“How can we remember our ignorance, which our growth requires when we are using our knowledge all the time.” Henry David Thoreau
The author and poet Henry David Thoreau identified the crux of unlearning in the above quotation. Our growth requires we acknowledge our ignorance but this is difficult to do when we are using our knowledge all the time.
The issue becomes further complicated by the fact that our knowledge sustains us. Whether this knowledge is in the form of our earliest ancestors knowing what animals to avoid on the Savannah (lest they be devoured), to our forefathers knowing when, where and what crops to plant, or you know the ins-and-outs of your specific business; it is evident knowledge is integral to survival.
The paradox is that knowledge is important until it no longer is. Consider, for example, the knowledge of constructing a horse carriage: Useful and important knowledge in the 19th century; not so much in the 20th century.
As the future accelerates, the plight of the carriage manufacturer will become increasingly common as technological advances render numerous other industries and business models obsolete. This implies that what you don’t know will be just as, if not more, important than what you do know.
To begin the journey down the unlearning curve, the first question a person must, therefore, ask themselves is: What don’t I know?
This begs the obvious follow-up question: How can a person know what she doesn’t know?
The first step—like the first in the twelve step Alcoholic Anonymous program—is to admit there is a problem: “Hi, I’m ______ , and there is a lot I don’t know.”
This isn’t a natural thing to do but it is a fact. Regardless of how smart a person is there will always be more he doesn’t—or can’t—know. Even in a given field, it is important to understand that what is essential isn’t simply the breadth or accumulative total of one’s knowledge but rather an understanding and appreciation of the cutting edge of new knowledge.
One method to keep “what you don’t know” top-of-mind is to construct an anti-resume. A resume is a written compilation of knowledge, skills, and experiences. An anti-resume is just the opposite—a list of things you don’t know; skills you don’t possess; and experiences you haven’t yet, well, experienced.
Obviously, if a person were true to this exercise, the resulting product would be humungous. To keep it manageable, an anti-resume might begin with a listing of those things you suspect could impact your job or industry but which you are unfamiliar. For example, if you’re a healthcare professional, the explosive growth of genomic information might be listed as a field you know little about. If you’re marketing executive you might admit to a blind spot in understanding of how new location-based social networking tools will transform your work; and if you are a writer (as in my case) you might list e-books or multi-media books—books which combine videos and Internet access with interactive hand gesture and voice recognition technology—as something with which you have no experience.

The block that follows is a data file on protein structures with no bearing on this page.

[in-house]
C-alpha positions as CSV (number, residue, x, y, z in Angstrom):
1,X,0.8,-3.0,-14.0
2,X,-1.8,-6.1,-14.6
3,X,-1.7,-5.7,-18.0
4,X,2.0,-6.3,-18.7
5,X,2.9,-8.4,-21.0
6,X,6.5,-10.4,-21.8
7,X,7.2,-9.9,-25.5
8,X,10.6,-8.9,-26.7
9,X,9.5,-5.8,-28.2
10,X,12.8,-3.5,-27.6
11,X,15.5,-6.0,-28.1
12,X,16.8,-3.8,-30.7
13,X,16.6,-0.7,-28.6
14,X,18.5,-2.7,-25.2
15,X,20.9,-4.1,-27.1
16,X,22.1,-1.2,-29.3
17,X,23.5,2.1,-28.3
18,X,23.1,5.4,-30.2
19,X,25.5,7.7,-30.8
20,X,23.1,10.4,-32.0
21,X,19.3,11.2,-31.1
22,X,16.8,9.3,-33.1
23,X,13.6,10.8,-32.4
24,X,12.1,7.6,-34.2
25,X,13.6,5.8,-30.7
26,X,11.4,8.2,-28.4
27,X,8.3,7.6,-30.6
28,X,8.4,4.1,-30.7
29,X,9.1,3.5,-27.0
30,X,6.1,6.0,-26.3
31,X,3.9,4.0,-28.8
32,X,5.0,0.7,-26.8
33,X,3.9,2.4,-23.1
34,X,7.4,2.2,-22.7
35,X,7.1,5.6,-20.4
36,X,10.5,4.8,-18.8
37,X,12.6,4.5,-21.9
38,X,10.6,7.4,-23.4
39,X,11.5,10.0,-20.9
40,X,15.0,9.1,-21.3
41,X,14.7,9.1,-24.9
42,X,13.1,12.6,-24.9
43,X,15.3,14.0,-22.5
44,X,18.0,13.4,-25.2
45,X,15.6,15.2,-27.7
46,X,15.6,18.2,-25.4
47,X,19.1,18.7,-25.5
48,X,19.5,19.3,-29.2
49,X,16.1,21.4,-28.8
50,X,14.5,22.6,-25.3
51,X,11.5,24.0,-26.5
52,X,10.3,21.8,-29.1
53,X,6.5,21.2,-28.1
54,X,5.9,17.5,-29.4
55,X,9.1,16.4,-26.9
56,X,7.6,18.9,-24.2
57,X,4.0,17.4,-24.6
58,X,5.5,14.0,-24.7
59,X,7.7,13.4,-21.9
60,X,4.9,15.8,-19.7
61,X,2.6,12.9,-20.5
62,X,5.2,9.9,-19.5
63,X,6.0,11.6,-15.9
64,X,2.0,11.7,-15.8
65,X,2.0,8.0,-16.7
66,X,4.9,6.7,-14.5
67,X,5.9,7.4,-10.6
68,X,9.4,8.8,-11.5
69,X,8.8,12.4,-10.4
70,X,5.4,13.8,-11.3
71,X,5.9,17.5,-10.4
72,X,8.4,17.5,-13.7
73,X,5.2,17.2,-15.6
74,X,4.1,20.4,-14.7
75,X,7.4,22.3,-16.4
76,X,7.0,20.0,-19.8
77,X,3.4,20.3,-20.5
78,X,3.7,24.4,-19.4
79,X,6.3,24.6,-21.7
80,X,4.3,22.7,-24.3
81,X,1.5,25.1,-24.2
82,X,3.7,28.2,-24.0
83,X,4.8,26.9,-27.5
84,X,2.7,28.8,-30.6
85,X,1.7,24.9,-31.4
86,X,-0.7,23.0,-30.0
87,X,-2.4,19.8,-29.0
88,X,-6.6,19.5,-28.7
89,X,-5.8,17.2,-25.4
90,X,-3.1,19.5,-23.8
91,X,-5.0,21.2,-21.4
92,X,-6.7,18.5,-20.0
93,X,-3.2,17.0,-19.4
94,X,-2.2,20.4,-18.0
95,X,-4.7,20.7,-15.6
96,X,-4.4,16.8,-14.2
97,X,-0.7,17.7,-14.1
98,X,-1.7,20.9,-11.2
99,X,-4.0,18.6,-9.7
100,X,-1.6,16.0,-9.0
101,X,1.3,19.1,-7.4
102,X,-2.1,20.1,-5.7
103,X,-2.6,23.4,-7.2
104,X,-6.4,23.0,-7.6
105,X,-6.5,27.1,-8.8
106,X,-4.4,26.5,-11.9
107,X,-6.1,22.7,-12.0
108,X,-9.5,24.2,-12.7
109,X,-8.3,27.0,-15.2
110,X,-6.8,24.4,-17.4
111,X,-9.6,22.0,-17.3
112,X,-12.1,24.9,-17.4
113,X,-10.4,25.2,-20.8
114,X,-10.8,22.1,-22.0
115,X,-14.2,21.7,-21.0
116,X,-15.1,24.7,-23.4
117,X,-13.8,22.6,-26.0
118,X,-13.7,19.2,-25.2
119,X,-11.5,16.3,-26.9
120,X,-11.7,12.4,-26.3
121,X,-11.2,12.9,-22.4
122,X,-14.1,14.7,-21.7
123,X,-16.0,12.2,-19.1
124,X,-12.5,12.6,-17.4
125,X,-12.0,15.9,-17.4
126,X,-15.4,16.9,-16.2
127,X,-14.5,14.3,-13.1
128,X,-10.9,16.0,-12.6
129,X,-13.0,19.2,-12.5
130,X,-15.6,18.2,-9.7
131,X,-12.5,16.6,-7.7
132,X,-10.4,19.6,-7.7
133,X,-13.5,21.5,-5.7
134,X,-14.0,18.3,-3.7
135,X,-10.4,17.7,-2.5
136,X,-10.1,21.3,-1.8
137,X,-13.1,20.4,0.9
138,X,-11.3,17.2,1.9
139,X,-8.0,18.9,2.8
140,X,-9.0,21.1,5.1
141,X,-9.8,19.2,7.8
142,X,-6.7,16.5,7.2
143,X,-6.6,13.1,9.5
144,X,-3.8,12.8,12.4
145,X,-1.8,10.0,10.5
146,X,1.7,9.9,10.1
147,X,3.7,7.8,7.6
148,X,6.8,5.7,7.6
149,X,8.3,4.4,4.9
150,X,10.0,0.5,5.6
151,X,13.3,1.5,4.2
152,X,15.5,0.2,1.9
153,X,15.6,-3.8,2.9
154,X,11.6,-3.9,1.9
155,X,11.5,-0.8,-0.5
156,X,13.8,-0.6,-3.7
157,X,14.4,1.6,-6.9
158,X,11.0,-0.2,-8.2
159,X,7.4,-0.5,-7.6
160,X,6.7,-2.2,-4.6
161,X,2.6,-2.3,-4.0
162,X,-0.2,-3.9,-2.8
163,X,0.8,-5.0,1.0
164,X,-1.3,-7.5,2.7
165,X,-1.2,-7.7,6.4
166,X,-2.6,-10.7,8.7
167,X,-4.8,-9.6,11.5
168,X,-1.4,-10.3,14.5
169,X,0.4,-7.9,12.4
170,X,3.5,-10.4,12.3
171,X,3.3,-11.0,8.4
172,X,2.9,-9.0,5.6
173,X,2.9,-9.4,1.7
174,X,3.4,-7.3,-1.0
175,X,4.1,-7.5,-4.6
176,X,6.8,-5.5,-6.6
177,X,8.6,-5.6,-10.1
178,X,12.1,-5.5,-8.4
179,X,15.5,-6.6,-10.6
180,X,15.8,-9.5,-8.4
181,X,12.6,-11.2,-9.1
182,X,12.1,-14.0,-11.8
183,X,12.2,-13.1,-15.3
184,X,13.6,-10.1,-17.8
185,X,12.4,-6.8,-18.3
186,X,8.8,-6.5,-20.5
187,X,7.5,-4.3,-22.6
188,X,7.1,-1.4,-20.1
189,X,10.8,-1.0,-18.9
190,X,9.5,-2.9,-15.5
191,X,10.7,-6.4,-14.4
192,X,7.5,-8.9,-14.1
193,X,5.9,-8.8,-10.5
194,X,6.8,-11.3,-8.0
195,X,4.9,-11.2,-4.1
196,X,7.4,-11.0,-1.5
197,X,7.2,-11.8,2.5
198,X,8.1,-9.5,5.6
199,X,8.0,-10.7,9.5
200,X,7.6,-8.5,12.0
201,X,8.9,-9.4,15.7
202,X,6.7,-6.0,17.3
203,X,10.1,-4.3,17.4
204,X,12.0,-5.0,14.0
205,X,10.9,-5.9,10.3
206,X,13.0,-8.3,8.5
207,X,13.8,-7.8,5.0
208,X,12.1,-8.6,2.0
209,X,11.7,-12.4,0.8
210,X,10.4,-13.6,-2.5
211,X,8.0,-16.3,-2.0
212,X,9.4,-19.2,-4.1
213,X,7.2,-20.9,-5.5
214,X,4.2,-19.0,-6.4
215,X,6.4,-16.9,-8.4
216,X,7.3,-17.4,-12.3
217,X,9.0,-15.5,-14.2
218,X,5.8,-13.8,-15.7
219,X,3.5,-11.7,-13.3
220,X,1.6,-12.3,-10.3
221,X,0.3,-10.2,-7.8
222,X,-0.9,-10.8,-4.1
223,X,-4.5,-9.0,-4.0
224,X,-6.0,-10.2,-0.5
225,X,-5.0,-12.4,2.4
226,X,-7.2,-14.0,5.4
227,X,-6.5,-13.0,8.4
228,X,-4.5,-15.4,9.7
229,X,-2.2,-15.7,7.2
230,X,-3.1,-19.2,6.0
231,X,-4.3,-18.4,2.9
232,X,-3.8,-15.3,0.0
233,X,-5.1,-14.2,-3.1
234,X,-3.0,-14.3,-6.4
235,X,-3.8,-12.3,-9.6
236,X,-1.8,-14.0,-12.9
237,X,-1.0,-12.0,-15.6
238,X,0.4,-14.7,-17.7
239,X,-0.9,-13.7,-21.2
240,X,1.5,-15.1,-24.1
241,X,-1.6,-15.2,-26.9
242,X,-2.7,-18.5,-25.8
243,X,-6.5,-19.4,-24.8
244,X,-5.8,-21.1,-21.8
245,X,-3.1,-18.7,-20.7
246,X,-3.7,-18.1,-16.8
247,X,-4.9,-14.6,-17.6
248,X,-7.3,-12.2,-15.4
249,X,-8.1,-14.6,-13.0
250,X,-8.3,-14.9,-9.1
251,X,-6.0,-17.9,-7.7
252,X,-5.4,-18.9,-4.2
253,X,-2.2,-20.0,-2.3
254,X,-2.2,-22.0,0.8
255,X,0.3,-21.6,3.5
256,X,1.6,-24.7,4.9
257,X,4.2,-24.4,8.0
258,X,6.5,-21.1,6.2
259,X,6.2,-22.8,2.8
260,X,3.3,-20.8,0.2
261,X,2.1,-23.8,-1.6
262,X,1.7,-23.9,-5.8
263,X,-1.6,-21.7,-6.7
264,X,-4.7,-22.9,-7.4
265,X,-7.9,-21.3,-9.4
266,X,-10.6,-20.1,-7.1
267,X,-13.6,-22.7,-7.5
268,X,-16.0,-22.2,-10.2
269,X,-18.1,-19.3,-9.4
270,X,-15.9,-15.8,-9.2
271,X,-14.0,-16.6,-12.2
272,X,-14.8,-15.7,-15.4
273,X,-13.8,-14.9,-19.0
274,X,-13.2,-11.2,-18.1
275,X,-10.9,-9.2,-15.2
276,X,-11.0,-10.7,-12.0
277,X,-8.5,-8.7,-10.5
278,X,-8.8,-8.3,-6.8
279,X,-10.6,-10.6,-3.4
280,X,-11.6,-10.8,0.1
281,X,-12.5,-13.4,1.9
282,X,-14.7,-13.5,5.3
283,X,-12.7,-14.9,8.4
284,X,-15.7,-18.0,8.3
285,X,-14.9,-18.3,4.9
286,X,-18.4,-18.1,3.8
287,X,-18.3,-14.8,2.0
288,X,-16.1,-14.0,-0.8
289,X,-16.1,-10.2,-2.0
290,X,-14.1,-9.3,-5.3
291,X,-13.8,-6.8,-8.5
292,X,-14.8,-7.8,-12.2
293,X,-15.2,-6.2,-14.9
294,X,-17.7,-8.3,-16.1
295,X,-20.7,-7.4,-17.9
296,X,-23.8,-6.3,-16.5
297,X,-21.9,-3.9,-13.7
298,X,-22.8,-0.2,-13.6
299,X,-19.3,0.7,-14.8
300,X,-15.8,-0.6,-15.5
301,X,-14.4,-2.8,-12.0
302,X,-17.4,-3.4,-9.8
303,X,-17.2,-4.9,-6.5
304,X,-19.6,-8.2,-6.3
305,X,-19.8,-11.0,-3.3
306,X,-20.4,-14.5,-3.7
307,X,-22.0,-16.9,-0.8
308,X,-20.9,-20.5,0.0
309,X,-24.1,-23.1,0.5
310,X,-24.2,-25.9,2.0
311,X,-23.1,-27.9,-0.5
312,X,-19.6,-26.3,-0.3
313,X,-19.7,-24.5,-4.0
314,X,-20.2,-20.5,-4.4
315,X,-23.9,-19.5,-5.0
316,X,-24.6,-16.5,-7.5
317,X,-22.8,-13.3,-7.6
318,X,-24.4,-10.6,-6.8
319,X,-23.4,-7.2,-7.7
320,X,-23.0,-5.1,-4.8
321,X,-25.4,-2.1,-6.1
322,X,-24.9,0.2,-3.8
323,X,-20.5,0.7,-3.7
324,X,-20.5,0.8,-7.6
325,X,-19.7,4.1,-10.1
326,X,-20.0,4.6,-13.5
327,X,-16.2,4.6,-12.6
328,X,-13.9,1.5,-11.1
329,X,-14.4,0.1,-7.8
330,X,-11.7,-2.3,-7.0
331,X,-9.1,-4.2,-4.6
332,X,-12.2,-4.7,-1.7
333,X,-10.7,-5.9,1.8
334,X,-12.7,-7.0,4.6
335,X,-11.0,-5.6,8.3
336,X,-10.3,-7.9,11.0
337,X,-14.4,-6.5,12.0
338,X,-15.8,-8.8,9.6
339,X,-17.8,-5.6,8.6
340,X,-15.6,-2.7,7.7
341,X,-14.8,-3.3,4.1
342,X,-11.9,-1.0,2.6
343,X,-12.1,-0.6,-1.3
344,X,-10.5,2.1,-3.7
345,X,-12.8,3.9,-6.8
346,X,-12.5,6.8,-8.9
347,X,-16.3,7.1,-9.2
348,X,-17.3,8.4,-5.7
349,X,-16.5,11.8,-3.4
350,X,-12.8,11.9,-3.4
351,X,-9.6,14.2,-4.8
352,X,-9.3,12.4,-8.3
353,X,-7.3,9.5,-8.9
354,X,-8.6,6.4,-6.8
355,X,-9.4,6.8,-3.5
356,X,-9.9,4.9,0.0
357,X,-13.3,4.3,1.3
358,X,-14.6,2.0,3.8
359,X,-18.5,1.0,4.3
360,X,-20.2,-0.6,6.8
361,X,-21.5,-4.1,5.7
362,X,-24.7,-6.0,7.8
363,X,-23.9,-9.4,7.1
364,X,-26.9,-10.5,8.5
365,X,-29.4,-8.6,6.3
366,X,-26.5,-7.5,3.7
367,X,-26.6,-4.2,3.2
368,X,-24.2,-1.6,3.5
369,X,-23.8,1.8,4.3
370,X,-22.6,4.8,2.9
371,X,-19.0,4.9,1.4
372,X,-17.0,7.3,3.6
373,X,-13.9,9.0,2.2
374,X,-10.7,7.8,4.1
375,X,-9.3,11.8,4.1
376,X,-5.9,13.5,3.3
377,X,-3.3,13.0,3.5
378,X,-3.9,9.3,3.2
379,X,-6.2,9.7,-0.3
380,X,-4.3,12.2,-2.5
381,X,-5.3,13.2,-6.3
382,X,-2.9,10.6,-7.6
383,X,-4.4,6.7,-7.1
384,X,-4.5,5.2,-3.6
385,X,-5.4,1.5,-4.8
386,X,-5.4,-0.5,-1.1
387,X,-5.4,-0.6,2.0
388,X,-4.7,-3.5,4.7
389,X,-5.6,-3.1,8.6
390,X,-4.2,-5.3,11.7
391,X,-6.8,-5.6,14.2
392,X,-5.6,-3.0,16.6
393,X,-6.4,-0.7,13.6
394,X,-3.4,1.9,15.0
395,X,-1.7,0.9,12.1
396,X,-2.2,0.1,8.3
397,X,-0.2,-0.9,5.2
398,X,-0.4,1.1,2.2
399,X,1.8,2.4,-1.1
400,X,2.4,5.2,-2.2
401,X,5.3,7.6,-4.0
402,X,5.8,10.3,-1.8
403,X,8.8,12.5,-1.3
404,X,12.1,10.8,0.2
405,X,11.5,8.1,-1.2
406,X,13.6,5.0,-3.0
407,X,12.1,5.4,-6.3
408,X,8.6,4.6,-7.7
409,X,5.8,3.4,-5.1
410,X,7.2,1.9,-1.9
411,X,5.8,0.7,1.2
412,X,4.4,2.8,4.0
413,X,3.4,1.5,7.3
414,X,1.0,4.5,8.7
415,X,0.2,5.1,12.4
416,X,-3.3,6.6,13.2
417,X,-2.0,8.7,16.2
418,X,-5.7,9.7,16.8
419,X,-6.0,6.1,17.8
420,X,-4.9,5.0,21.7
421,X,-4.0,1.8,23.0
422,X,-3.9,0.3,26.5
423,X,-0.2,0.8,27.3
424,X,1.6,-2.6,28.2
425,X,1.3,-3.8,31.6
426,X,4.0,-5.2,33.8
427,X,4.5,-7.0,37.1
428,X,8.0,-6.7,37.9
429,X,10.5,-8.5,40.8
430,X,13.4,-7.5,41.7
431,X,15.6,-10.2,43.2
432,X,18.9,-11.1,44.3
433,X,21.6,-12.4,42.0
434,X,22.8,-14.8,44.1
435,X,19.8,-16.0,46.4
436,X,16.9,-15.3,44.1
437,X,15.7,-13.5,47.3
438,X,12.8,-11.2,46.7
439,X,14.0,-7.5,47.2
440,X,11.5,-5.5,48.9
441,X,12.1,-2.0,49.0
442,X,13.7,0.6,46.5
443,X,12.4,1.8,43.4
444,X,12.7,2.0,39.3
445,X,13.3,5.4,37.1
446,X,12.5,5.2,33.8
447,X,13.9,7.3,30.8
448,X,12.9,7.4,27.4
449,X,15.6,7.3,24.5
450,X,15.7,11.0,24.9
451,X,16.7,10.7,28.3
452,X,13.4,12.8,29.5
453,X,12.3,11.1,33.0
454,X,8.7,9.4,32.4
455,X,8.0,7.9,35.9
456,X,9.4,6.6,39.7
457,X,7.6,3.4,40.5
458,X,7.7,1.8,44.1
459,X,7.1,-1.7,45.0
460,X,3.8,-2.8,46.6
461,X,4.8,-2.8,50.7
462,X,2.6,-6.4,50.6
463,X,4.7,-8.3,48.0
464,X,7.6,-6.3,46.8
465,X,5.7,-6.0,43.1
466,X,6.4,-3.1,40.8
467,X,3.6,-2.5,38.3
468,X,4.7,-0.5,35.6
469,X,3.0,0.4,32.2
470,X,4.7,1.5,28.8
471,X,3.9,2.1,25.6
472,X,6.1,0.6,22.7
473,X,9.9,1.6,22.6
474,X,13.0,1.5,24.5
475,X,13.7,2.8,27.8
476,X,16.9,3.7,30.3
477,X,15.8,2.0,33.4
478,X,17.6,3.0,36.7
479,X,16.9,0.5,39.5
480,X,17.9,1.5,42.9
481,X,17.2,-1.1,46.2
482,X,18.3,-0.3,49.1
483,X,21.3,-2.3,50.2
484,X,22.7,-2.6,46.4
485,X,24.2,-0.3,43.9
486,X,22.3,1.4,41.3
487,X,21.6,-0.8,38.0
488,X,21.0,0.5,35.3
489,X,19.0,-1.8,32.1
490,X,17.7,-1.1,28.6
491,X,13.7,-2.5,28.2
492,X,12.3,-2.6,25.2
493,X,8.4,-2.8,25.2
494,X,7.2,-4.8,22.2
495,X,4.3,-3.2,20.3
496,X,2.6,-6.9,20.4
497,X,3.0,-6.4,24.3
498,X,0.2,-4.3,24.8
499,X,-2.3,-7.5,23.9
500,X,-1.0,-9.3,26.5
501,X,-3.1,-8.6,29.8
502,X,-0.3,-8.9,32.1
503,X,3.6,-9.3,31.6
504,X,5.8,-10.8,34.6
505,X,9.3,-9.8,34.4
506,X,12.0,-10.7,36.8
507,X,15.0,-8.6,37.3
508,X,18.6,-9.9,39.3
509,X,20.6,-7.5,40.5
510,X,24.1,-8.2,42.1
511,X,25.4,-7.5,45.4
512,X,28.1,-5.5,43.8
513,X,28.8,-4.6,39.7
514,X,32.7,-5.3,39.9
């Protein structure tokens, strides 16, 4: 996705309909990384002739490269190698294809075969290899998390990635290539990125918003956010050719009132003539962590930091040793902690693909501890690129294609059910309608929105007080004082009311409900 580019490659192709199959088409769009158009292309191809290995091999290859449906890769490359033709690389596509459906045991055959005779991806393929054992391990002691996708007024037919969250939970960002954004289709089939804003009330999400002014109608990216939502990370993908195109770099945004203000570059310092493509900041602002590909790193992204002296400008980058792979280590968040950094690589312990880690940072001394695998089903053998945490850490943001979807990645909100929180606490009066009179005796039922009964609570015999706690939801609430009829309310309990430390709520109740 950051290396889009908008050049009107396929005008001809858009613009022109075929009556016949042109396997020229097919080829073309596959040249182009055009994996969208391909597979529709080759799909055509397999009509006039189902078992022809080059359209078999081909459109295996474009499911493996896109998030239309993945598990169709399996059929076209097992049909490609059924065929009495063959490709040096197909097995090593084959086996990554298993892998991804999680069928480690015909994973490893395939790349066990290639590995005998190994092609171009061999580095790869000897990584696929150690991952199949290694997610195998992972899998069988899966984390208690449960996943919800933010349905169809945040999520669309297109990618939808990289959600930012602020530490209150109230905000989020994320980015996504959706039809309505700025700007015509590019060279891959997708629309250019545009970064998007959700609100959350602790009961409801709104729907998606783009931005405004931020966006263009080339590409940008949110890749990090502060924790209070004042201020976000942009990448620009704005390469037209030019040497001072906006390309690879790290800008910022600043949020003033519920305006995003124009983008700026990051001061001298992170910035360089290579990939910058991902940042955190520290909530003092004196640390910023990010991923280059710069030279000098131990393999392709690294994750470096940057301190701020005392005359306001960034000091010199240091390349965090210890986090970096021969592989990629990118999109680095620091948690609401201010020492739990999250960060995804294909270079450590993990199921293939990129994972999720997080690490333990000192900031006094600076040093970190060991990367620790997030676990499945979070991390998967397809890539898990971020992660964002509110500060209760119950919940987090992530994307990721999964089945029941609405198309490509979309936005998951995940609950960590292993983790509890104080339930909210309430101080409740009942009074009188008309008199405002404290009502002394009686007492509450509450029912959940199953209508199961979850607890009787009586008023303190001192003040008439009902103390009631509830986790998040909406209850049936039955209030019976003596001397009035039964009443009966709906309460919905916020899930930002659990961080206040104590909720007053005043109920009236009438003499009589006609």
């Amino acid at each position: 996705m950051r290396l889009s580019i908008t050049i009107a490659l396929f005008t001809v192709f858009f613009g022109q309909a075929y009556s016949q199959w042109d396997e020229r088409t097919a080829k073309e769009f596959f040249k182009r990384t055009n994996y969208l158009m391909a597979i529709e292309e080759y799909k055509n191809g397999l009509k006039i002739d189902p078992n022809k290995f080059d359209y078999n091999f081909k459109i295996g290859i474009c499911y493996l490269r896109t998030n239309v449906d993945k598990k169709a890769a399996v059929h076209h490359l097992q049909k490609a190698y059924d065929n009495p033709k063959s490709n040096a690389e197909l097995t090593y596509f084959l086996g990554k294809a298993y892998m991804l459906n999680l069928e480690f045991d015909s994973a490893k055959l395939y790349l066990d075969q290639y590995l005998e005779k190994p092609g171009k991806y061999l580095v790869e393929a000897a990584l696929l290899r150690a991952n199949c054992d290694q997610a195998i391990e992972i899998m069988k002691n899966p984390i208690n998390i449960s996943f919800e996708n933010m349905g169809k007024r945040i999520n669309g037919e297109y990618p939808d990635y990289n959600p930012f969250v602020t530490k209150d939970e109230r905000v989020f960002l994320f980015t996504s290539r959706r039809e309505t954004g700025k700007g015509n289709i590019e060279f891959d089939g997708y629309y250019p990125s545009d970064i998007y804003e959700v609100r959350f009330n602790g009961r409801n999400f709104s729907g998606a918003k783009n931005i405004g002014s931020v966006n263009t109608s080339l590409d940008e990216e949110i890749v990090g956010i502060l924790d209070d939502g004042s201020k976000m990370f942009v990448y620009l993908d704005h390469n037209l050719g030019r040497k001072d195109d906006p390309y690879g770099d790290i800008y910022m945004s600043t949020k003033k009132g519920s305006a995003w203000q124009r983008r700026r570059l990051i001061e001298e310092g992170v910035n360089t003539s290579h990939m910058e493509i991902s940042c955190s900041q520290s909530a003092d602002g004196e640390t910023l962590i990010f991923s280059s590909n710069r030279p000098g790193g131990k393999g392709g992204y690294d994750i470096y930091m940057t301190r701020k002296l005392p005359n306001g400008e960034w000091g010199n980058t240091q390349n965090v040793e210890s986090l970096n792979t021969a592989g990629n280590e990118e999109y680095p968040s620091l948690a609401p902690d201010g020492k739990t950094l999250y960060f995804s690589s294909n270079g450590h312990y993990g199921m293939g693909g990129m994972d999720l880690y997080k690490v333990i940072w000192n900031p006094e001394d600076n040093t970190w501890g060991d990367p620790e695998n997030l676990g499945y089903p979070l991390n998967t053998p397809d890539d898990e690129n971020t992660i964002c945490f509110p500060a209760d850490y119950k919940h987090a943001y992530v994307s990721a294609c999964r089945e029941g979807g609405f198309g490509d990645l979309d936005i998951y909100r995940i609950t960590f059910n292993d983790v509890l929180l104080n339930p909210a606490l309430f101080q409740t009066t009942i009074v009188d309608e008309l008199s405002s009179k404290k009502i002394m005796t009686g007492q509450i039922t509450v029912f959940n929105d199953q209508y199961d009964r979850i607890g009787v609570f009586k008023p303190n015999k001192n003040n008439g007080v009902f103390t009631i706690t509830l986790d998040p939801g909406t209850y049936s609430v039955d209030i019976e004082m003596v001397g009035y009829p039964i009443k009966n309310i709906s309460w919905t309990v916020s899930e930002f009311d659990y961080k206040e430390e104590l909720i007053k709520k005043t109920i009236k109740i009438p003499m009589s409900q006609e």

Because this step requires a high level of self-awareness, you will also want to query others, including friends, customers, consultants and colleagues about areas they believe you might not be familiar with. You can then supplement their insights by broadening your reading diet and picking up magazines, journals, periodicals and books outside your field of expertise.
The benefit of these latter two approaches is three-fold: you’ll educate yourself about new things of which you are unaware; you may come across helpful new information or insights, and you’ll be reminded of how little you know.
By taking these steps and exposing yourself to what you don’t know, you are acknowledging the possibility that there will always exist some information or knowledge that will require you to unlearn something you think you know.